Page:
Trump ‘canceling’ Obama’s Cuba policy but leaves much in place
iStock/Thinkstock(WASHINGTON) — After nearly three years of warming relations between the United States and Cuba, President Donald Trump has announced that his administration will unravel many of his predecessor’s policies on the communist state.
Speaking from Miami, Florida, Trump announced changes to President Obama’s historic rapprochement with Cuba — fulfilling a promise to the anti-Castro voting bloc he believes helped his campaign clinch the state, but stirring fear among others he could set back business interests and Cuba’s potential for a more prosperous private sector.
The Cuban government said in a statement published in the state-run newspaper Granma, “Again, the United States government resorted to coercive methods of the past, adopting measures to intensify the blockade, in force since February 1962, which not only causes damage and deprivation to the Cuban people and constitutes an undeniable obstacle to the development of our economy, but also affects the sovereignty and interests of other countries, inciting international rejection.”
The statement continues, “The Cuban government denounces the new measures to tighten the blockade, which are destined to fail as has been shown repeatedly in the past, and which will not achieve its purpose to weaken the revolution or to defeat the Cuban people, whose resistance to the aggressions of any type and origin has been proven over almost six decades.”
Decades of contention before Obama
In one form or another, the embargo on Cuba has been in place since the Eisenhower administration. But beginning in late 2014, President Barack Obama and Cuban President Raul Castro began a process that gradually thawed diplomatic tensions and eased commercial and travel restrictions between the two countries.
This process culminated in significant economic opportunities for both the U.S. and Cuba. American businesses, including airlines, cruise lines, and telecommunications companies, earned 26 agreements with the Cuban government from 2015 to 2017.
Hundreds of millions of U.S. dollars flowed into privately owned businesses in Cuba, The Associated Press reported , spurring the growth of a nascent middle-class that could thrive independent from the government.
For Cuba, there have been tangible benefits in tourism and telecommunications. According to the Cuban Ministry, 74 percent more American citizens visited the island in 2016 than in 2015 and, following through on a pledge to Obama, Castro opened nearly 400 new public Wi-Fi access points around Cuba.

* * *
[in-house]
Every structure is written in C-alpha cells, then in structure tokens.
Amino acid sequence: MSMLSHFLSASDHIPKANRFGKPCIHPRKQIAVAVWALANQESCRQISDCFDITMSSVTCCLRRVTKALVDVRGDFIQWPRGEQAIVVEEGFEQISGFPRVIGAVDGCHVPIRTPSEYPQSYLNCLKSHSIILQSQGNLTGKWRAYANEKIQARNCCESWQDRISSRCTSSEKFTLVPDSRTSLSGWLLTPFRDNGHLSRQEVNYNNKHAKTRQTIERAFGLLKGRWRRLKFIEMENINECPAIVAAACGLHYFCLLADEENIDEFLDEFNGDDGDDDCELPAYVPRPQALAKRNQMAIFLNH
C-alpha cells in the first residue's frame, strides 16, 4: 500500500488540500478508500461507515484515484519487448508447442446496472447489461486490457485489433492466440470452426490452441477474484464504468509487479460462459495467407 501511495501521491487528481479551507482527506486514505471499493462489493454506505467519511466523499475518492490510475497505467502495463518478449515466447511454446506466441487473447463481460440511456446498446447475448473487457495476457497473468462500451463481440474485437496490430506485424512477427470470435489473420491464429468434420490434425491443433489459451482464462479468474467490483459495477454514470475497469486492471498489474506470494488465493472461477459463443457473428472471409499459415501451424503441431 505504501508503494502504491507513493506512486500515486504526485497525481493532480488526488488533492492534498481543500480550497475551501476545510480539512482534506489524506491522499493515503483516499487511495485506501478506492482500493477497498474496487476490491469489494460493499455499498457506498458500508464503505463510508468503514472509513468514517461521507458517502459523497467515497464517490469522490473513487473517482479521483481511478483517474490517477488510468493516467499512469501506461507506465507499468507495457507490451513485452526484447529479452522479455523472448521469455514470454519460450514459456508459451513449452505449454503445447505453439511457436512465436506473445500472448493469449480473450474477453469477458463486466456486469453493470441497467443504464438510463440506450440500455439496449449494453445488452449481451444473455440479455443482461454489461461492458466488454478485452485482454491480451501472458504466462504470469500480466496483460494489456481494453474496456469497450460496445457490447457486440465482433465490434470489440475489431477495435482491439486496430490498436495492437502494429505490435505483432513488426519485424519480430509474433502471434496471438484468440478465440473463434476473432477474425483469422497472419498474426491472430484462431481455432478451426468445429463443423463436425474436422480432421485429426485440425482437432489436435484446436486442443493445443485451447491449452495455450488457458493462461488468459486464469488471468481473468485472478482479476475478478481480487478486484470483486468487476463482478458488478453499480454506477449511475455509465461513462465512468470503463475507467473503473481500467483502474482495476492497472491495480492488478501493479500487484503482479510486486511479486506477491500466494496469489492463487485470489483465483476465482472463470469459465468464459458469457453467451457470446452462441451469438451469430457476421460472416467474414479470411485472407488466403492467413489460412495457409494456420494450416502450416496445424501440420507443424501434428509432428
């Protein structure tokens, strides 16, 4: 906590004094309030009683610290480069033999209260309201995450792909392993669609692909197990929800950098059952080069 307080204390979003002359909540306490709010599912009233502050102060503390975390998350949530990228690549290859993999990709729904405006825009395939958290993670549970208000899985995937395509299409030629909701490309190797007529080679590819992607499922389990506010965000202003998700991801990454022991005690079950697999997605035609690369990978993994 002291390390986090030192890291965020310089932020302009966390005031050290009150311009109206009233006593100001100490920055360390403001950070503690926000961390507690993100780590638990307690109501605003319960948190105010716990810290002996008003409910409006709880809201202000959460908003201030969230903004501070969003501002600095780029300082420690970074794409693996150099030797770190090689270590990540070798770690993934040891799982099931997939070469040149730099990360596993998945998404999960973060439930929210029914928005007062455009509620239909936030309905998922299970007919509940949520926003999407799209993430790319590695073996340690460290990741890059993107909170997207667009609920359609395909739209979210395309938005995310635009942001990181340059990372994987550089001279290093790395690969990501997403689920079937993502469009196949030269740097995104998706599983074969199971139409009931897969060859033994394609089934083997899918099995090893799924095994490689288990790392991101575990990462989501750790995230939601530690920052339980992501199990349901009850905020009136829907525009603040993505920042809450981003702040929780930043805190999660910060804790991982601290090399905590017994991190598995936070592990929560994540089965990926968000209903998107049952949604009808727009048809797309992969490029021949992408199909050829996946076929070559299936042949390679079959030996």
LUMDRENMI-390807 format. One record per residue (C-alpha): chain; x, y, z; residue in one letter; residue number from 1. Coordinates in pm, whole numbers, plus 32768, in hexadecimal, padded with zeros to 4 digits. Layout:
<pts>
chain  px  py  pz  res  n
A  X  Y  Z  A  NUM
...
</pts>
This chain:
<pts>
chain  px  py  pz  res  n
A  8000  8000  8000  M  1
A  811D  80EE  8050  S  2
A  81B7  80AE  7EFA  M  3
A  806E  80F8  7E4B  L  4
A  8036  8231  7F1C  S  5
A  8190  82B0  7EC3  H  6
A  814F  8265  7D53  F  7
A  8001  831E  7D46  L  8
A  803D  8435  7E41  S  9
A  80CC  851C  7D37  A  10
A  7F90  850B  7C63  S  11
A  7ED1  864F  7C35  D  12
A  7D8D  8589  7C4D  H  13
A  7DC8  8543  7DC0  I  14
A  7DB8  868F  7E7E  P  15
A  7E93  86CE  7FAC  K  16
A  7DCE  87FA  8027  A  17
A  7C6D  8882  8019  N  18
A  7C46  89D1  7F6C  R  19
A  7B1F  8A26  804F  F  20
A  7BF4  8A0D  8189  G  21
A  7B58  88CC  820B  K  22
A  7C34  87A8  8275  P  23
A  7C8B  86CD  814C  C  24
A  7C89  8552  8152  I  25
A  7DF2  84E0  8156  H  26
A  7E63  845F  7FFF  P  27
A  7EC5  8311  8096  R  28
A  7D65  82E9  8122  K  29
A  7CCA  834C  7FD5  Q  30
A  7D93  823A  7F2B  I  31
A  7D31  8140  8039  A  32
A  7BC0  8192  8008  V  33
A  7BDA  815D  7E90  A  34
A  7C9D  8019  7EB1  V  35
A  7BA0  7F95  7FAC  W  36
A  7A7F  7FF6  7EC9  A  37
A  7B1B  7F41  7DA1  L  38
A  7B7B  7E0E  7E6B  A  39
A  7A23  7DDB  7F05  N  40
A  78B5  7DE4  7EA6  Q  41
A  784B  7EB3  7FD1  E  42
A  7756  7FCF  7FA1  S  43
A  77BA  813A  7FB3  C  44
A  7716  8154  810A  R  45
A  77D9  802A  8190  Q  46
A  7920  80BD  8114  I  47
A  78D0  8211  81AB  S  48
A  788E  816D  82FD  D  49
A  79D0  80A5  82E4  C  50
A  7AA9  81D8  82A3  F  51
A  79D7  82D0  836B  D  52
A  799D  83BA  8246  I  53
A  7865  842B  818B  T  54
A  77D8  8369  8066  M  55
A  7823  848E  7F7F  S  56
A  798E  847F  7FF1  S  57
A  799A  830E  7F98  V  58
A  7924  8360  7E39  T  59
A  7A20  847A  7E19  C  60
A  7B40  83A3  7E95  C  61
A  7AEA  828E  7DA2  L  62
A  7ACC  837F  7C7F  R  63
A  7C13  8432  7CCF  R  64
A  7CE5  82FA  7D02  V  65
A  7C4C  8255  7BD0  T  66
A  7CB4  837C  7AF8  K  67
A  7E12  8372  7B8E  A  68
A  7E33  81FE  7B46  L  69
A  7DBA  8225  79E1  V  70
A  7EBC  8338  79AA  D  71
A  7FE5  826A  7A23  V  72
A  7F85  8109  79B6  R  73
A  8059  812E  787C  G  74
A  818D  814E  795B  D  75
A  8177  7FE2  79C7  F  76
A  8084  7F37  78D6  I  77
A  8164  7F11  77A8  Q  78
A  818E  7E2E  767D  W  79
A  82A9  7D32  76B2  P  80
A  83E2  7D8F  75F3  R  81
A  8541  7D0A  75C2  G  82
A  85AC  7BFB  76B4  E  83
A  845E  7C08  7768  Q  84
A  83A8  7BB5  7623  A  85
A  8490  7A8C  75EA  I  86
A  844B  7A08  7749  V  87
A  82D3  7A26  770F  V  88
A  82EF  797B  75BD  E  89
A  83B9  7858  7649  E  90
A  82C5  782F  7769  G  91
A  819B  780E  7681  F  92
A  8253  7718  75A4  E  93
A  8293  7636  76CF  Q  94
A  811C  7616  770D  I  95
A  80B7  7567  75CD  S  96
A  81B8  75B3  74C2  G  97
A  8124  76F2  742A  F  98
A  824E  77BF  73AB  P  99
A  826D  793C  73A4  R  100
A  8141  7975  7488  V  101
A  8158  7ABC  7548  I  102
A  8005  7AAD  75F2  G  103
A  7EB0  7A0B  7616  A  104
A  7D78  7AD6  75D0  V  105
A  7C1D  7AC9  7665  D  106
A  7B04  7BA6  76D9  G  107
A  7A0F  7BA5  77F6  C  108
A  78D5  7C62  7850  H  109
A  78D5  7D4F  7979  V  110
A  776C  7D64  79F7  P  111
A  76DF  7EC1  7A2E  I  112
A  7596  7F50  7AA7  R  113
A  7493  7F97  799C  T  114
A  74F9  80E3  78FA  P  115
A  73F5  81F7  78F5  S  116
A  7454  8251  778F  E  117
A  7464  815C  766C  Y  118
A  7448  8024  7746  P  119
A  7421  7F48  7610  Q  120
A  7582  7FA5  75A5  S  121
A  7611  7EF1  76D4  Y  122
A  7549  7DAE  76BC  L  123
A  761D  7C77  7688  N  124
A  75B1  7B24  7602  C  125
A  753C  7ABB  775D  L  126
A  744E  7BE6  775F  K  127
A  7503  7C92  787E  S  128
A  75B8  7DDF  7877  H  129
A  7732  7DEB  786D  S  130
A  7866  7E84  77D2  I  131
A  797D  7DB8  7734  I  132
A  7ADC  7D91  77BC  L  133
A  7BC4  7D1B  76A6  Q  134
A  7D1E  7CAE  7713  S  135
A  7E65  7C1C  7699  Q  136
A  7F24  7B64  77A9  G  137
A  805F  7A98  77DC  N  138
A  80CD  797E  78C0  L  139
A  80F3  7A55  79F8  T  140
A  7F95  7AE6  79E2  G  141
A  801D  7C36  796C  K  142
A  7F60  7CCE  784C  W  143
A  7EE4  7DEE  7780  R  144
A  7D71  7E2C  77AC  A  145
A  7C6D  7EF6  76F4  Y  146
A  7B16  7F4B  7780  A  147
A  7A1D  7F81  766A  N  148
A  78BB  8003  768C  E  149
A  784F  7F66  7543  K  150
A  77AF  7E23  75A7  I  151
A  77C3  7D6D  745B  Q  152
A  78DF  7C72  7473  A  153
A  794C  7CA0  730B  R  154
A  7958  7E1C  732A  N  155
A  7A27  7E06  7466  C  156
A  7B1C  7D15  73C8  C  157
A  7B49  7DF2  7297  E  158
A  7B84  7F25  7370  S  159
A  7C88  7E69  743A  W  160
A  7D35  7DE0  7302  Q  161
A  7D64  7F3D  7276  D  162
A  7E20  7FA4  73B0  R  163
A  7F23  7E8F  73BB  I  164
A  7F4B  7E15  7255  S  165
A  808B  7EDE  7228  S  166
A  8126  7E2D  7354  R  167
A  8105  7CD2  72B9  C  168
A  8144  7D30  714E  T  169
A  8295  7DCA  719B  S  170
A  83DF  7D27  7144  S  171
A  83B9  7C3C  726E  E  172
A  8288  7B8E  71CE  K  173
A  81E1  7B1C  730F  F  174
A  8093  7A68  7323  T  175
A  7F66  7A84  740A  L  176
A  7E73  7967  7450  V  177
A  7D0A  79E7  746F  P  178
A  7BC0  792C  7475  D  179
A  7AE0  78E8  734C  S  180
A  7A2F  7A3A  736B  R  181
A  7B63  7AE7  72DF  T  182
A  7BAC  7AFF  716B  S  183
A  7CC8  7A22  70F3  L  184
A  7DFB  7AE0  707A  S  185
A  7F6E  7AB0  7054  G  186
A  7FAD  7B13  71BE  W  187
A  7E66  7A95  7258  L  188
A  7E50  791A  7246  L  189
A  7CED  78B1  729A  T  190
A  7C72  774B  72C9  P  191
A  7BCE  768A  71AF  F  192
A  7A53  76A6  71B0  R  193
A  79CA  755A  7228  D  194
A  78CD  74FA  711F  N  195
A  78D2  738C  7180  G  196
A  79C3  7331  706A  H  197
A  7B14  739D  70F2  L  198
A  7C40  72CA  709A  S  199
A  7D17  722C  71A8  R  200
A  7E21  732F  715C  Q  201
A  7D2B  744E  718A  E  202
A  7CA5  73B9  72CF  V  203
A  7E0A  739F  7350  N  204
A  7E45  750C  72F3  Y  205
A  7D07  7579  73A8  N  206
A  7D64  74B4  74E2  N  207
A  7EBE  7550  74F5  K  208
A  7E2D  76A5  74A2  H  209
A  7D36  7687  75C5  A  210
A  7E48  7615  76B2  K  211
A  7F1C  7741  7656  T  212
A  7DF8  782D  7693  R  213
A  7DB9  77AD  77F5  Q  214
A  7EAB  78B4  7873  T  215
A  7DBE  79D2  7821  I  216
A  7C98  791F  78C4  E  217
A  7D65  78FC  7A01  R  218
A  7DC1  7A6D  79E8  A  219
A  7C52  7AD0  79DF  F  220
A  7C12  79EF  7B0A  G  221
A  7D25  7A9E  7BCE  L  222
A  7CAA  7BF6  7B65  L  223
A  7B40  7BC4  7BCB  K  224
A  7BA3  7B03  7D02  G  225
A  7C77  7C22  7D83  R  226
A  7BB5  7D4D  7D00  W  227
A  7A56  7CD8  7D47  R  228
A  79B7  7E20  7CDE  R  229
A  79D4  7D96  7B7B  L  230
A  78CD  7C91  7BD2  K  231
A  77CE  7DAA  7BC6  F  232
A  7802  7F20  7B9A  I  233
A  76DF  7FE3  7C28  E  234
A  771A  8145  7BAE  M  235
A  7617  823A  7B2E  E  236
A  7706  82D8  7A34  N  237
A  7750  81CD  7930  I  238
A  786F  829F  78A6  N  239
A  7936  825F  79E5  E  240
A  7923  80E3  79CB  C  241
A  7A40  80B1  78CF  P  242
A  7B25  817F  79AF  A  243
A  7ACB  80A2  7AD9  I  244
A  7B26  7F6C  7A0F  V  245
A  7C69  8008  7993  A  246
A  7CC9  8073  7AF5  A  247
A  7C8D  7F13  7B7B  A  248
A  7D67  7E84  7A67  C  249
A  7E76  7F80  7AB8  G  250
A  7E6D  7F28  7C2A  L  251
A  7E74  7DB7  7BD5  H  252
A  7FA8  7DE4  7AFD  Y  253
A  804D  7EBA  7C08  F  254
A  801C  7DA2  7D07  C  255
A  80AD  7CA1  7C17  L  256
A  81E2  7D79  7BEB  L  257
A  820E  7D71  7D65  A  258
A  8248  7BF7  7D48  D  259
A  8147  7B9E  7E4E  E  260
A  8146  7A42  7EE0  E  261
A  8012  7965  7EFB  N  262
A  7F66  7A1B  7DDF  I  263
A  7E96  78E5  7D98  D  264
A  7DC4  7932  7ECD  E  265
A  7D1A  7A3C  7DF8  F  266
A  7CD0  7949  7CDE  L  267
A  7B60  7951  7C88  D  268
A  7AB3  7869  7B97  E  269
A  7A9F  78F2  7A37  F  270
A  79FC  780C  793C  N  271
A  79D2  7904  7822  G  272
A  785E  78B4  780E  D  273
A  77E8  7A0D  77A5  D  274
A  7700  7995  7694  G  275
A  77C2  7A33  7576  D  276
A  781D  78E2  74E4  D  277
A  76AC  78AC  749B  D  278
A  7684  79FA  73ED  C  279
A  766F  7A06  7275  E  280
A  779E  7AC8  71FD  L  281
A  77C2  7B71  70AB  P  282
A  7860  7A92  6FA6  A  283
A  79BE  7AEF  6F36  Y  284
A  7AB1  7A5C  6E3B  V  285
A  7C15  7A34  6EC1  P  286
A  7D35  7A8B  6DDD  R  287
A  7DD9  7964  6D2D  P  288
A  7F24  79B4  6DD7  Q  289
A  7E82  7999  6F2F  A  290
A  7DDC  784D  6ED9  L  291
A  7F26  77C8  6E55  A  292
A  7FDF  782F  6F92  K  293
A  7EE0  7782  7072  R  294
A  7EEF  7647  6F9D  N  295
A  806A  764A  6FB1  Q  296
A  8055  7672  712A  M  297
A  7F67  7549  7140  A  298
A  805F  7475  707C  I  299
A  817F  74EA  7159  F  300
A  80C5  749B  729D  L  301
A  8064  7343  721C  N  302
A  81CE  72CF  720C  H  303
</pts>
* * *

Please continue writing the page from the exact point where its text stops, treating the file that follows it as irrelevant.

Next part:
However, the U.S. International Trade Administration told ABC News it hasn’t yet released its 2016 statistics on outbound travel and therefore could not confirm those numbers from the Cuban Ministry on U.S. tourism.
While Obama did not end the embargo on Cuba, since only Congress has that power, the U.S. and Cuba reopened embassies in each other’s capitals for the first time since 1961. The U.S. and Cuba have also signed multiple bilateral agreements to work together on everything from human and drug trafficking to maritime security and migration.
Finally, Obama ended the “wet foot, dry foot” immigration policy that applied only to Cubans. Previously, Cubans who reached U.S. shores earned automatic visas. Now, Cubans have to follow the same process as other refugees and immigrants.
What is President Trump reversing?
Trump is reversing all of Obama’s changes, but sources told ABC News he’ll likely redefine what it means to be part of the Cuban military, which could prevent U.S. companies from doing business in Cuba.
This comes amid concerns that the Cuban military could be the beneficiary of increased American private investment, at a time when Castro has failed to take action on human rights. In 2016, there were 9,940 short-term detentions of protesters, up from 8,899 in 2014, the AP reports.
According to senior White House officials, Trump is also revisiting trade and travel policies towards Cuba, clamping down on individual people-to-people travel. There will still be certain exceptions under which Americans can travel to Cuba and family travel will continue to be authorized. Importantly, no changes will go into effect until the Treasury and Commerce Departments issue new regulations that conform with the administration’s policy.